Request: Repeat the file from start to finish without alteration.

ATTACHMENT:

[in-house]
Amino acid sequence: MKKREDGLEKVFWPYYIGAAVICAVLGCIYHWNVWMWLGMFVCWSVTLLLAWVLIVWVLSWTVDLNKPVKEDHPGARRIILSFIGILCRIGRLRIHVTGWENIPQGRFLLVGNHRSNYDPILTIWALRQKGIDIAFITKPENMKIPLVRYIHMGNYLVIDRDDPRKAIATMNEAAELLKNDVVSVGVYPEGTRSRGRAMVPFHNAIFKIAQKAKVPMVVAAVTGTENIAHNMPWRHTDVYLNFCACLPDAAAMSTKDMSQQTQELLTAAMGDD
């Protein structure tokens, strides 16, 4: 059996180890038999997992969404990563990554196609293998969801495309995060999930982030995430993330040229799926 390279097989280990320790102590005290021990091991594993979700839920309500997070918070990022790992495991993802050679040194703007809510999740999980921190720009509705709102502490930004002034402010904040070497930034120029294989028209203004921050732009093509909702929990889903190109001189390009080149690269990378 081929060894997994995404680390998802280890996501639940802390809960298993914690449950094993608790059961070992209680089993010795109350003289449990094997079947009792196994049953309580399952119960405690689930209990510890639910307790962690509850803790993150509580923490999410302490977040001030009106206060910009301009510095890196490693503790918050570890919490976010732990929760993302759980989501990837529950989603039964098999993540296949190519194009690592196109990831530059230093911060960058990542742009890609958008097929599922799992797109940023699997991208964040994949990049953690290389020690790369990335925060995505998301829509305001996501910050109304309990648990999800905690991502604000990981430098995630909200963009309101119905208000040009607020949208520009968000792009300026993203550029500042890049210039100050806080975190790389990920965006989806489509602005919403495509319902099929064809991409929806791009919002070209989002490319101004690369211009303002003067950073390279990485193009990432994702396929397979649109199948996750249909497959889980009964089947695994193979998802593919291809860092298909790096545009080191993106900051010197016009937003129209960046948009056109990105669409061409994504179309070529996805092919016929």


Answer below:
[in-house]
Amino acid sequence: MKKREDGLEKVFWPYYIGAAVICAVLGCIYHWNVWMWLGMFVCWSVTLLLAWVLIVWVLSWTVDLNKPVKEDHPGARRIILSFIGILCRIGRLRIHVTGWENIPQGRFLLVGNHRSNYDPILTIWALRQKGIDIAFITKPENMKIPLVRYIHMGNYLVIDRDDPRKAIATMNEAAELLKNDVVSVGVYPEGTRSRGRAMVPFHNAIFKIAQKAKVPMVVAAVTGTENIAHNMPWRHTDVYLNFCACLPDAAAMSTKDMSQQTQELLTAAMGDD
């Protein structure tokens, strides 16, 4: 059996180890038999997992969404990563990554196609293998969801495309995060999930982030995430993330040229799926 390279097989280990320790102590005290021990091991594993979700839920309500997070918070990022790992495991993802050679040194703007809510999740999980921190720009509705709102502490930004002034402010904040070497930034120029294989028209203004921050732009093509909702929990889903190109001189390009080149690269990378 081929060894997994995404680390998802280890996501639940802390809960298993914690449950094993608790059961070992209680089993010795109350003289449990094997079947009792196994049953309580399952119960405690689930209990510890639910307790962690509850803790993150509580923490999410302490977040001030009106206060910009301009510095890196490693503790918050570890919490976010732990929760993302759980989501990837529950989603039964098999993540296949190519194009690592196109990831530059230093911060960058990542742009890609958008097929599922799992797109940023699997991208964040994949990049953690290389020690790369990335925060995505998301829509305001996501910050109304309990648990999800905690991502604000990981430098995630909200963009309101119905208000040009607020949208520009968000792009300026993203550029500042890049210039100050806080975190790389990920965006989806489509602005919403495509319902099929064809991409929806791009919002070209989002490319101004690369211009303002003067950073390279990485193009990432994702396929397979649109199948996750249909497959889980009964089947695994193979998802593919291809860092298909790096545009080191993106900051010197016009937003129209960046948009056109990105669409061409994504179309070529996805092919016929």